I think there’s been a complete shift in the problems and opportunities in the last decade. If you go back 10 years, it was reasonably easy to find interesting sites but it was really hard to find clients. And so, we had a situation where a lot of our friends and colleagues were starting to build cooperatives and find sites, buying them and becoming their own developers, because no one else was going to hire them.
Maybe you have to go back more than 10 years, maybe 15, but there was a time when a generation of architects didn’t have a chance. There was no building going on, and so the only way to start a practice would be to set up your own by developing a project. So the opportunity at that time was okay; there were all these great sites, but you had to be a good salesman and convince people that they should get on board.
Now there are people knocking on our door all the time, wanting to be a part of our projects, but it’s impossible to find a good site to develop. So, there’s been this shift. Right now we’re working on our FRIZZ23 project, so we’ve got enough work to keep us going for a while, but if we look into the future it’s hard to know where the new opportunities are going to be coming from. I expect that there’s going to be a shift in concentration; that we are going to be moving with our projects a little further off the Berlin center, and stuff like that.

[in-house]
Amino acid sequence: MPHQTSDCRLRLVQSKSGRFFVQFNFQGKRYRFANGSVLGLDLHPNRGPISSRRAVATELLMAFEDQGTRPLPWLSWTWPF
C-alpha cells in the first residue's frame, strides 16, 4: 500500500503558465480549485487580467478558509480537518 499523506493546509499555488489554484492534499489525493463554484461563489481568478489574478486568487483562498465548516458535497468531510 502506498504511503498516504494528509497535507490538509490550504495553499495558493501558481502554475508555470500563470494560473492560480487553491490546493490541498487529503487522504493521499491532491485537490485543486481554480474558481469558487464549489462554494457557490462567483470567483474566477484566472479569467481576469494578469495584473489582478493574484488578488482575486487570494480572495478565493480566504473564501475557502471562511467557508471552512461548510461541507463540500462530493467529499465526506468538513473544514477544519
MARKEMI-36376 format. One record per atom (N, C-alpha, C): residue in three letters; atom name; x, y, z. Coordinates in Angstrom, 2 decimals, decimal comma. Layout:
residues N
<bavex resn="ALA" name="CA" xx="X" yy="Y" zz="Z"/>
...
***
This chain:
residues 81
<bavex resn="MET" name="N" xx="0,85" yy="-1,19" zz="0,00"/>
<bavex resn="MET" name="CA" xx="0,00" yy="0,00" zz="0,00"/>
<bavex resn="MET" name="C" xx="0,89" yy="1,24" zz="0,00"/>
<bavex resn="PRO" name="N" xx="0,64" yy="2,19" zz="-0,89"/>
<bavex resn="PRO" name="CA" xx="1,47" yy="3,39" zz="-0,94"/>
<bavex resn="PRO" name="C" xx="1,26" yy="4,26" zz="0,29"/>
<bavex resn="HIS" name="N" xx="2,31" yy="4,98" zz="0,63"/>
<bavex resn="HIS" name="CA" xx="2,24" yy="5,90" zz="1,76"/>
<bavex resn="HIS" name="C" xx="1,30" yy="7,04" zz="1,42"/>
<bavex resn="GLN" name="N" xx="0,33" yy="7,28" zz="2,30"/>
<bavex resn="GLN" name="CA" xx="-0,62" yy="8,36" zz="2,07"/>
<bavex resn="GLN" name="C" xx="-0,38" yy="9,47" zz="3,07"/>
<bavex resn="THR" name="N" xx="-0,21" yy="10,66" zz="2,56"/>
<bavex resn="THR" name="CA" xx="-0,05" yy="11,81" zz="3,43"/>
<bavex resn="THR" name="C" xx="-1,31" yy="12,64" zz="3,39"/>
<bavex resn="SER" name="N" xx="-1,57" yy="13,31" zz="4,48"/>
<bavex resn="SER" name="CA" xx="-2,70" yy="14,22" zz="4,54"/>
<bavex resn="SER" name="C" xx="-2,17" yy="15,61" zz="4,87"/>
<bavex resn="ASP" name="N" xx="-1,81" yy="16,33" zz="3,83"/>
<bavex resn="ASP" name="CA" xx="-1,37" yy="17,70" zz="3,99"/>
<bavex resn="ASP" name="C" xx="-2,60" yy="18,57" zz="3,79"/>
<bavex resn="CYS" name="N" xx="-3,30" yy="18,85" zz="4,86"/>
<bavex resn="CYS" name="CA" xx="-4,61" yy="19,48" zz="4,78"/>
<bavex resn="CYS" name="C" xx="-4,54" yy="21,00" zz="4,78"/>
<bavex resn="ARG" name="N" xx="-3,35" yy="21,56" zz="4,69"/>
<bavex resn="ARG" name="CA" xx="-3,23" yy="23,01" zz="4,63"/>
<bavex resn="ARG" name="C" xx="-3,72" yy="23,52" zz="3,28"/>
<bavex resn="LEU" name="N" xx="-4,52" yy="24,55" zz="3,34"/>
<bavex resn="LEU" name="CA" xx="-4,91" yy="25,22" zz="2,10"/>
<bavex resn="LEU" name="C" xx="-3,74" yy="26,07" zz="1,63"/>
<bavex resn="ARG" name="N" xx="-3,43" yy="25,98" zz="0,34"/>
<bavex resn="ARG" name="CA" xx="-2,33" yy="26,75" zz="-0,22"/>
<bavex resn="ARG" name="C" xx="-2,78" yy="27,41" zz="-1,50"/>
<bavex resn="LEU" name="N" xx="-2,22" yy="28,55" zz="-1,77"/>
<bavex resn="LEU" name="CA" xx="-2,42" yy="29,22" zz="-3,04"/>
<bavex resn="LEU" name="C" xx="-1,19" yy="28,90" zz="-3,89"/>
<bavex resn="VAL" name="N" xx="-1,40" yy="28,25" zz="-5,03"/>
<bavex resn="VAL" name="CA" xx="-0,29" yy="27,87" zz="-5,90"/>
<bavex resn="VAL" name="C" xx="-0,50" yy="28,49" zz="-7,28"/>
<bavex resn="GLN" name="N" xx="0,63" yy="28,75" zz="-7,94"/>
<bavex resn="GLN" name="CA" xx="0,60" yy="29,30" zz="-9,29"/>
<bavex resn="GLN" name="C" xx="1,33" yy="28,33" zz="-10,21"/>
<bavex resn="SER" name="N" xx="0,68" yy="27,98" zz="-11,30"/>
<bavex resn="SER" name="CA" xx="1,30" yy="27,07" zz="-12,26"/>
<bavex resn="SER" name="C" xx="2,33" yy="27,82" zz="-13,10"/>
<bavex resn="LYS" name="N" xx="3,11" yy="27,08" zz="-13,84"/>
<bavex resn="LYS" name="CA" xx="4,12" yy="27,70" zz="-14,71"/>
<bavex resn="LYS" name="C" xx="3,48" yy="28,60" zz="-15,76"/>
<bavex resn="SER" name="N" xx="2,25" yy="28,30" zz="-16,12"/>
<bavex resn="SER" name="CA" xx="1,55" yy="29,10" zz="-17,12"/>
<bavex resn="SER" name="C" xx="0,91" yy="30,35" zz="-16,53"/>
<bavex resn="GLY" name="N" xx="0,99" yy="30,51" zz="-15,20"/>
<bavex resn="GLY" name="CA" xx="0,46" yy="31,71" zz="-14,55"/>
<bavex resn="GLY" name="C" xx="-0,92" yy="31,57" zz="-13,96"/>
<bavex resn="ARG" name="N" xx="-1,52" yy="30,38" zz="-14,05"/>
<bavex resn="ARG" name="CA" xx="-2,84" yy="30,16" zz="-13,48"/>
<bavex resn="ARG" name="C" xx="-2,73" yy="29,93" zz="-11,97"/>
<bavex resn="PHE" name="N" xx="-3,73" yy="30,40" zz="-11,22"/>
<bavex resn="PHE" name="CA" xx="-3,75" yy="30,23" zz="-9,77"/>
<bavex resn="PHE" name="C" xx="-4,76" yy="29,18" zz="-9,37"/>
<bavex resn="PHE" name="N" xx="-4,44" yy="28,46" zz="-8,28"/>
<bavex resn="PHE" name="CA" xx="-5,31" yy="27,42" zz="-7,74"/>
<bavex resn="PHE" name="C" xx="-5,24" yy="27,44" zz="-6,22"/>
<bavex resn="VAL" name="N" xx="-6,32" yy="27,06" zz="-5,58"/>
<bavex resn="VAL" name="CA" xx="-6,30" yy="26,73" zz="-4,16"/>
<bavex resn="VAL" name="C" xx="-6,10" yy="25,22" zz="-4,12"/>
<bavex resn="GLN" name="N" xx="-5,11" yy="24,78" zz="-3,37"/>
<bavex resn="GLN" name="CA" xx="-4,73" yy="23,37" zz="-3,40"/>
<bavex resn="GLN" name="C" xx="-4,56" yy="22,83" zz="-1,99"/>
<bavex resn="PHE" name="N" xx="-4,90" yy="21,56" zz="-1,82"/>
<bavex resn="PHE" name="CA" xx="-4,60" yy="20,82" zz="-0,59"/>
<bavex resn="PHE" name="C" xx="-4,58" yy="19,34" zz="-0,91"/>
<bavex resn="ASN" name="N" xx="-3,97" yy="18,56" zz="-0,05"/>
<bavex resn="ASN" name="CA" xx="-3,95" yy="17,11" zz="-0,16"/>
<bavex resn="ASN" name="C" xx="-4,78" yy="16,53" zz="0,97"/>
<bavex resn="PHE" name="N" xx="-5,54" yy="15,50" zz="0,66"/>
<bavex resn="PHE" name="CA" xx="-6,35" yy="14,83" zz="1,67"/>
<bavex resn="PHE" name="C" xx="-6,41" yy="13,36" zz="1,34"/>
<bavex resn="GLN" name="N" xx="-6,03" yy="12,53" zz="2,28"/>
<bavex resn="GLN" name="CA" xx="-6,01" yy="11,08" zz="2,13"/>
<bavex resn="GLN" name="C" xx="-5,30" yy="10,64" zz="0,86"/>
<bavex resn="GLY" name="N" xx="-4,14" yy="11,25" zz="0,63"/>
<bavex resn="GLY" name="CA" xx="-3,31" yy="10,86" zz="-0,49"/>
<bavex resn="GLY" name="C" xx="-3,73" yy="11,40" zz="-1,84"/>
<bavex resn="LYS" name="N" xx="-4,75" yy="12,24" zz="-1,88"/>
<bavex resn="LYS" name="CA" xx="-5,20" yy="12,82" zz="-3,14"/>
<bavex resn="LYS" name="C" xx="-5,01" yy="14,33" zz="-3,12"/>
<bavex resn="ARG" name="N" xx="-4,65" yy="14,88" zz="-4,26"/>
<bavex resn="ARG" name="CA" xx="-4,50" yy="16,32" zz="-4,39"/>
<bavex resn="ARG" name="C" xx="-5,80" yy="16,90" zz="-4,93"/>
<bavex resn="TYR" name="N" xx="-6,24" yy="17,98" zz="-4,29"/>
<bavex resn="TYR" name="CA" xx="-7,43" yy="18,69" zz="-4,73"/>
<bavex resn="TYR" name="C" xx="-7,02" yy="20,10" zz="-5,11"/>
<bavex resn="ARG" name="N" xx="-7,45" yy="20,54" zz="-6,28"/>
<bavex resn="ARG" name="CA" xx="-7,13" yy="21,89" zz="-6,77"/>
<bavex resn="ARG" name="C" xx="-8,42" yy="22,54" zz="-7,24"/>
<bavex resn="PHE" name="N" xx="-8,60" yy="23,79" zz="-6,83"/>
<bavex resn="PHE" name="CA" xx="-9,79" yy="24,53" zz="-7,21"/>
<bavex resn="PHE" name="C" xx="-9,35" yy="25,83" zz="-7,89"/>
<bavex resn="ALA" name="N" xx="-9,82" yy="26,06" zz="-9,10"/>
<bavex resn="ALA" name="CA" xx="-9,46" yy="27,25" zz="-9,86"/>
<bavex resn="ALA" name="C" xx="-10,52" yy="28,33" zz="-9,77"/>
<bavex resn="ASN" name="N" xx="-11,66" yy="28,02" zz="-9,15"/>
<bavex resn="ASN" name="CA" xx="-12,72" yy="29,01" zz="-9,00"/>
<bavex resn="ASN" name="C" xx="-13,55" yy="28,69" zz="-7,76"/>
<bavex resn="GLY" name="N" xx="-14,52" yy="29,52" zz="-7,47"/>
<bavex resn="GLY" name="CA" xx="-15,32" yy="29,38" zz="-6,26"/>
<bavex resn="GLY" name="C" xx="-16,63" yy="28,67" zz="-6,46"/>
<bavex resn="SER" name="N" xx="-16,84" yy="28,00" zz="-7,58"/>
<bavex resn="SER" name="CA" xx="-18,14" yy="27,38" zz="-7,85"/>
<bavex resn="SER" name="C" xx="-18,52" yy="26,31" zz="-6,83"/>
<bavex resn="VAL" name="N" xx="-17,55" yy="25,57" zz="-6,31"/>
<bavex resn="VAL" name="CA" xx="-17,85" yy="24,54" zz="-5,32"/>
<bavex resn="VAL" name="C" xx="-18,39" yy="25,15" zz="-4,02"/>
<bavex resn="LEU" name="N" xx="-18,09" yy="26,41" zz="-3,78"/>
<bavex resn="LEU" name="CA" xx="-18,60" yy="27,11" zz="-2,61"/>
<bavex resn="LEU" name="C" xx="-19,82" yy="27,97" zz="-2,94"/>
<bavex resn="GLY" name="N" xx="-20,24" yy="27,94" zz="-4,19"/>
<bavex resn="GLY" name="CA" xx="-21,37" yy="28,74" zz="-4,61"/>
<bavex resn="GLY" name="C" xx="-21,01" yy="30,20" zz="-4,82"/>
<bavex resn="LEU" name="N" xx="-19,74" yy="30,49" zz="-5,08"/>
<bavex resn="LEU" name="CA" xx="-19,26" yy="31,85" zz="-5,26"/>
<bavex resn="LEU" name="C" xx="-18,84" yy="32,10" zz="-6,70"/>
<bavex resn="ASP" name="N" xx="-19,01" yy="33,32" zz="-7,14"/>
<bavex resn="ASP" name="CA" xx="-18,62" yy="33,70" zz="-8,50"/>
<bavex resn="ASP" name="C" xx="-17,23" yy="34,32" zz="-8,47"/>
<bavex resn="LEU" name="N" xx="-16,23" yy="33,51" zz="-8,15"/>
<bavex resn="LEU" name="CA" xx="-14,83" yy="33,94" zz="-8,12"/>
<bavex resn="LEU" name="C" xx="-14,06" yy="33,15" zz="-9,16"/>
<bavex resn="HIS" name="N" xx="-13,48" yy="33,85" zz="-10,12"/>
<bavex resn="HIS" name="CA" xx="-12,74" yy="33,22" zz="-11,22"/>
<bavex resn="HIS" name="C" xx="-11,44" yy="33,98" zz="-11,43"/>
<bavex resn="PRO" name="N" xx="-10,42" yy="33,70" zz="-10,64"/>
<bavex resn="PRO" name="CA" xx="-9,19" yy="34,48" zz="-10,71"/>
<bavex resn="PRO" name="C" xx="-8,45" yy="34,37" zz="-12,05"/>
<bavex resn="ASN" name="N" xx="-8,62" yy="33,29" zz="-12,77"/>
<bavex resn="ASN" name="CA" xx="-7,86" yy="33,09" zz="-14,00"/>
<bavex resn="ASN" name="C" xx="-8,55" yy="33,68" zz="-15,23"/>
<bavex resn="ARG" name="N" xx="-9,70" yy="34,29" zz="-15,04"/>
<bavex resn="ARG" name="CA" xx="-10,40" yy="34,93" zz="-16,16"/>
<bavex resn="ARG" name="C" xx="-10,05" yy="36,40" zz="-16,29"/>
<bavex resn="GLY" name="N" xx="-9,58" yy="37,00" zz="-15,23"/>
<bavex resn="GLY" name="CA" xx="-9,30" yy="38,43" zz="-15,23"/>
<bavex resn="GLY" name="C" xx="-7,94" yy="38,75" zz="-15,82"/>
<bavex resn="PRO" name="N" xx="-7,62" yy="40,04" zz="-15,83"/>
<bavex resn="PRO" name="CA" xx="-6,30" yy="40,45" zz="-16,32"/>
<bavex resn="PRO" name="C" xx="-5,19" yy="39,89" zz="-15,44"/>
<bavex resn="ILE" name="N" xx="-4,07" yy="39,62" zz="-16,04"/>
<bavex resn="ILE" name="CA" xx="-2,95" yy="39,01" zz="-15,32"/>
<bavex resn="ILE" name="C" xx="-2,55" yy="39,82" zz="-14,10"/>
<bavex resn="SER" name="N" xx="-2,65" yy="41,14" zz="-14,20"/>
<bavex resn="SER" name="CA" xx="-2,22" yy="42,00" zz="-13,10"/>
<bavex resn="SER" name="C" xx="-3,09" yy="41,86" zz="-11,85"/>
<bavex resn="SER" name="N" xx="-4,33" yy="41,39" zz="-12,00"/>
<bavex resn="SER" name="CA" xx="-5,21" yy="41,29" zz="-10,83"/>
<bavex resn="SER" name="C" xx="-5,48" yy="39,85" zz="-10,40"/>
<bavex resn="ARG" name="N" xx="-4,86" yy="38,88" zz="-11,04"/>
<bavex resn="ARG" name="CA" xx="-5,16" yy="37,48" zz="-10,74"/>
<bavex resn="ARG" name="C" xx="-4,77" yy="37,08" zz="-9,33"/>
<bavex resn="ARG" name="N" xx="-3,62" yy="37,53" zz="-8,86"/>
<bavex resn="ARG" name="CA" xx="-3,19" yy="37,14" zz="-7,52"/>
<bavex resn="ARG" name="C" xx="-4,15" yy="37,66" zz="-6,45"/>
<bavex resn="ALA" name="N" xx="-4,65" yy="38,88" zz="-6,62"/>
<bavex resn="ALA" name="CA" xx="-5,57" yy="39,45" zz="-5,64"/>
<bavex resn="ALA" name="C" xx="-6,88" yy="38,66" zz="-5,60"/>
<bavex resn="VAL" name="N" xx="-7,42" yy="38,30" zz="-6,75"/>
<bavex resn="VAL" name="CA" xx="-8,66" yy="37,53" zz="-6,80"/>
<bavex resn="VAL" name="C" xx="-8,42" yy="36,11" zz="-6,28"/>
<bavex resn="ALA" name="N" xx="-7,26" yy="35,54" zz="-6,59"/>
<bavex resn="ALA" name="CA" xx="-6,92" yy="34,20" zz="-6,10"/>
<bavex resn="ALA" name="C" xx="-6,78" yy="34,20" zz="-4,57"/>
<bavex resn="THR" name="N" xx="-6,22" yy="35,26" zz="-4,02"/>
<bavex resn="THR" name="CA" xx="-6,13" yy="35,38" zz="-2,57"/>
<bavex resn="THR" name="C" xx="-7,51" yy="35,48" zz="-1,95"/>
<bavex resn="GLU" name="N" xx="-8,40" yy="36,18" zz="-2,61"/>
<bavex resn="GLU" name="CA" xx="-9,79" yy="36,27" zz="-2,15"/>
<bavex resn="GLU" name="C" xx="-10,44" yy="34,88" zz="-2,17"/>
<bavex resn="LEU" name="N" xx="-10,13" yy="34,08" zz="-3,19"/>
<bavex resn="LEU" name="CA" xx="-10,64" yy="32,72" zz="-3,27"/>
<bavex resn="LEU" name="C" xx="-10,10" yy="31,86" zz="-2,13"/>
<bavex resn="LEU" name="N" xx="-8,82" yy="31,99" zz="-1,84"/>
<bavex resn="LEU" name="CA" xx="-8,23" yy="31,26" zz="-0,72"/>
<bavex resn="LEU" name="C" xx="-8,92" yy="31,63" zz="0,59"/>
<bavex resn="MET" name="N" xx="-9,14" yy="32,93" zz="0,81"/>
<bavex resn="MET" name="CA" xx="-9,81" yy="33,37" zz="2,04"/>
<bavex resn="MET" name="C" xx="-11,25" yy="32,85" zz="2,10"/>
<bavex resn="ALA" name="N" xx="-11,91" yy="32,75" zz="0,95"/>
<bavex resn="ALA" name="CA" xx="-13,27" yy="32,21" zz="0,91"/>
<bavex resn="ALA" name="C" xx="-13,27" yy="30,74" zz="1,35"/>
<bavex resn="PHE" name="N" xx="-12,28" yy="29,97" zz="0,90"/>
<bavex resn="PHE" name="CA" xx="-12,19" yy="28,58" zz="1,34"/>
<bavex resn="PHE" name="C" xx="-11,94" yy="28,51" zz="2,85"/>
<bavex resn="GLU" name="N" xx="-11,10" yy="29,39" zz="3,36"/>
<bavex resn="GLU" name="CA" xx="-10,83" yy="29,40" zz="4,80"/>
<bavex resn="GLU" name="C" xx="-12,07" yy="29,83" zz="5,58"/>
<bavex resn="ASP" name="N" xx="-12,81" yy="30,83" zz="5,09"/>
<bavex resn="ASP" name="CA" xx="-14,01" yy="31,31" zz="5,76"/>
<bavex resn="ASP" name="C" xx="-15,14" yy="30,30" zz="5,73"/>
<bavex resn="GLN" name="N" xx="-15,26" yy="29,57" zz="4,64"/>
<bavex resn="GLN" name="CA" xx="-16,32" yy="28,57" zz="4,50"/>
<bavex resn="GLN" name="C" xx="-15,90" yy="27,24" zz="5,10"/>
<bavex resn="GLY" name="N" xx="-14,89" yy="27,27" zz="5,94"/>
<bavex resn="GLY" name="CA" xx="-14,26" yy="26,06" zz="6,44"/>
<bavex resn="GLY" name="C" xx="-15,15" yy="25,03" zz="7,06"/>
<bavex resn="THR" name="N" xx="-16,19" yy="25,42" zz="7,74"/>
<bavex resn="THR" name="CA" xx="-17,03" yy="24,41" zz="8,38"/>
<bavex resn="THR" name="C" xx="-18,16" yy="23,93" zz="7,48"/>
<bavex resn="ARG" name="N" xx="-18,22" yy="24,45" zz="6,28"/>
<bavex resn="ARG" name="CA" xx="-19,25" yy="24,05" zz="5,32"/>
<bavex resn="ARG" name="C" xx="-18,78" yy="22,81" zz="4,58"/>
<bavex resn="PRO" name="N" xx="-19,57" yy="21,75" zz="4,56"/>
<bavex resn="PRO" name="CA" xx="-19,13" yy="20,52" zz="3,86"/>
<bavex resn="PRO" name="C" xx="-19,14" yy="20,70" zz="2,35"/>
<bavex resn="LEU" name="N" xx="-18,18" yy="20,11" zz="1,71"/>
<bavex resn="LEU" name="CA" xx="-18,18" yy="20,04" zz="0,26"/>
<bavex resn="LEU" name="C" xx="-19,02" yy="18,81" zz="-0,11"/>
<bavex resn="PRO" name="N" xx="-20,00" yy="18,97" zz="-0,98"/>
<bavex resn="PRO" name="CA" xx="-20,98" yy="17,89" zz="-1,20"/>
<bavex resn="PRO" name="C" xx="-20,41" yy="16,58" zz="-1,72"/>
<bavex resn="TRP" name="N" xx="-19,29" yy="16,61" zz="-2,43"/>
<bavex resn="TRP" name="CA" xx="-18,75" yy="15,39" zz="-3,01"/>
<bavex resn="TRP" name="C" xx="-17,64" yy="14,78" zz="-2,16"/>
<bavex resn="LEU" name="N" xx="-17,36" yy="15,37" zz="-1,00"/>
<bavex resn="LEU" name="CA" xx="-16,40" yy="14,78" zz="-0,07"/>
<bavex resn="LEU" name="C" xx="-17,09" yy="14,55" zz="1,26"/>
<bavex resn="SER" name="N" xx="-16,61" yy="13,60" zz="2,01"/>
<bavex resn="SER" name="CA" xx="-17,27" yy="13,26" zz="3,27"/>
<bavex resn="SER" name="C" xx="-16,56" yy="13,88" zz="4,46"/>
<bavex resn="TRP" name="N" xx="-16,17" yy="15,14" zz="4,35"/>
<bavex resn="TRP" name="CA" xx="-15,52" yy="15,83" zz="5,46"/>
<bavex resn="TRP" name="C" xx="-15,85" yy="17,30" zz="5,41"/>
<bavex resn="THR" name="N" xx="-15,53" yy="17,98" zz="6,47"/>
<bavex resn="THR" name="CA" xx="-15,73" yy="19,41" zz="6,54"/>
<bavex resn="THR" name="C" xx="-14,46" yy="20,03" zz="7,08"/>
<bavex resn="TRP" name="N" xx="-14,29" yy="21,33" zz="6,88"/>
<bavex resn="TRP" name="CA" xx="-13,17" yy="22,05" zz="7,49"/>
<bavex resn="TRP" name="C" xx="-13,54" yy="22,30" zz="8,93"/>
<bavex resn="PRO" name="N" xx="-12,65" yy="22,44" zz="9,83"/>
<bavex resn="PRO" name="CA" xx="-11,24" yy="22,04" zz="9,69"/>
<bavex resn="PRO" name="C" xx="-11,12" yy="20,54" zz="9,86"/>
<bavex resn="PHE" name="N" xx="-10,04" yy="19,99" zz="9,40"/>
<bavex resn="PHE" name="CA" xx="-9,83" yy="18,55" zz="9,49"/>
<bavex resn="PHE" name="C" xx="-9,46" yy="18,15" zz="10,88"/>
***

For your project Minilofts, you bought a property, developed and expanded it, and now you manage it as a family-run apartment hotel. Could you elaborate on your motivation to shift from architect to developer and manager? What are the challenges; what are the opportunities?